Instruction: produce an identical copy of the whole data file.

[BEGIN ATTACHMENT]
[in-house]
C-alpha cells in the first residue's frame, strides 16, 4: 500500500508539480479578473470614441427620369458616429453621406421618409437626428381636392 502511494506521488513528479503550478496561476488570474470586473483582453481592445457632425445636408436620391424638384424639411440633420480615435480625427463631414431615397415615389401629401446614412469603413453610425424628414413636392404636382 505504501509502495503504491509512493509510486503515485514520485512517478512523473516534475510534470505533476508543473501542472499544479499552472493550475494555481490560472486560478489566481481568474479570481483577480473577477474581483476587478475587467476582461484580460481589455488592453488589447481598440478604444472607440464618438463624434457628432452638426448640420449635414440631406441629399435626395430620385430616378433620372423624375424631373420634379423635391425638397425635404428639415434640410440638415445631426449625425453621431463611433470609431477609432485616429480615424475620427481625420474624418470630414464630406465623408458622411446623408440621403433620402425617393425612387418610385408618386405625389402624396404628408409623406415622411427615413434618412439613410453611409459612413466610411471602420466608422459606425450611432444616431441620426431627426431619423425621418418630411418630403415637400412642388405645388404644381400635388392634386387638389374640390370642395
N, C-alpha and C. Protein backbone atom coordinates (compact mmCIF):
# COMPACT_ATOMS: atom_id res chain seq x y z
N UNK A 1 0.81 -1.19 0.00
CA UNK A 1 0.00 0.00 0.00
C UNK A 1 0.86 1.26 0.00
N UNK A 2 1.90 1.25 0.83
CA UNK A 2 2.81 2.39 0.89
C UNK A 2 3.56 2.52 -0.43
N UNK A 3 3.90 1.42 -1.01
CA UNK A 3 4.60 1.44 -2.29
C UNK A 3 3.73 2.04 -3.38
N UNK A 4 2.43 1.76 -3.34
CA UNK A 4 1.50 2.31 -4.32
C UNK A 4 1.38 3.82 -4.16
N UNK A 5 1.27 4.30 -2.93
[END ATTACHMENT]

[in-house]
C-alpha cells in the first residue's frame, strides 16, 4: 500500500508539480479578473470614441427620369458616429453621406421618409437626428381636392 502511494506521488513528479503550478496561476488570474470586473483582453481592445457632425445636408436620391424638384424639411440633420480615435480625427463631414431615397415615389401629401446614412469603413453610425424628414413636392404636382 505504501509502495503504491509512493509510486503515485514520485512517478512523473516534475510534470505533476508543473501542472499544479499552472493550475494555481490560472486560478489566481481568474479570481483577480473577477474581483476587478475587467476582461484580460481589455488592453488589447481598440478604444472607440464618438463624434457628432452638426448640420449635414440631406441629399435626395430620385430616378433620372423624375424631373420634379423635391425638397425635404428639415434640410440638415445631426449625425453621431463611433470609431477609432485616429480615424475620427481625420474624418470630414464630406465623408458622411446623408440621403433620402425617393425612387418610385408618386405625389402624396404628408409623406415622411427615413434618412439613410453611409459612413466610411471602420466608422459606425450611432444616431441620426431627426431619423425621418418630411418630403415637400412642388405645388404644381400635388392634386387638389374640390370642395
N, C-alpha and C. Protein backbone atom coordinates (compact mmCIF):
# COMPACT_ATOMS: atom_id res chain seq x y z
N UNK A 1 0.81 -1.19 0.00
CA UNK A 1 0.00 0.00 0.00
C UNK A 1 0.86 1.26 0.00
N UNK A 2 1.90 1.25 0.83
CA UNK A 2 2.81 2.39 0.89
C UNK A 2 3.56 2.52 -0.43
N UNK A 3 3.90 1.42 -1.01
CA UNK A 3 4.60 1.44 -2.29
C UNK A 3 3.73 2.04 -3.38
N UNK A 4 2.43 1.76 -3.34
CA UNK A 4 1.50 2.31 -4.32
C UNK A 4 1.38 3.82 -4.16
N UNK A 5 1.27 4.30 -2.93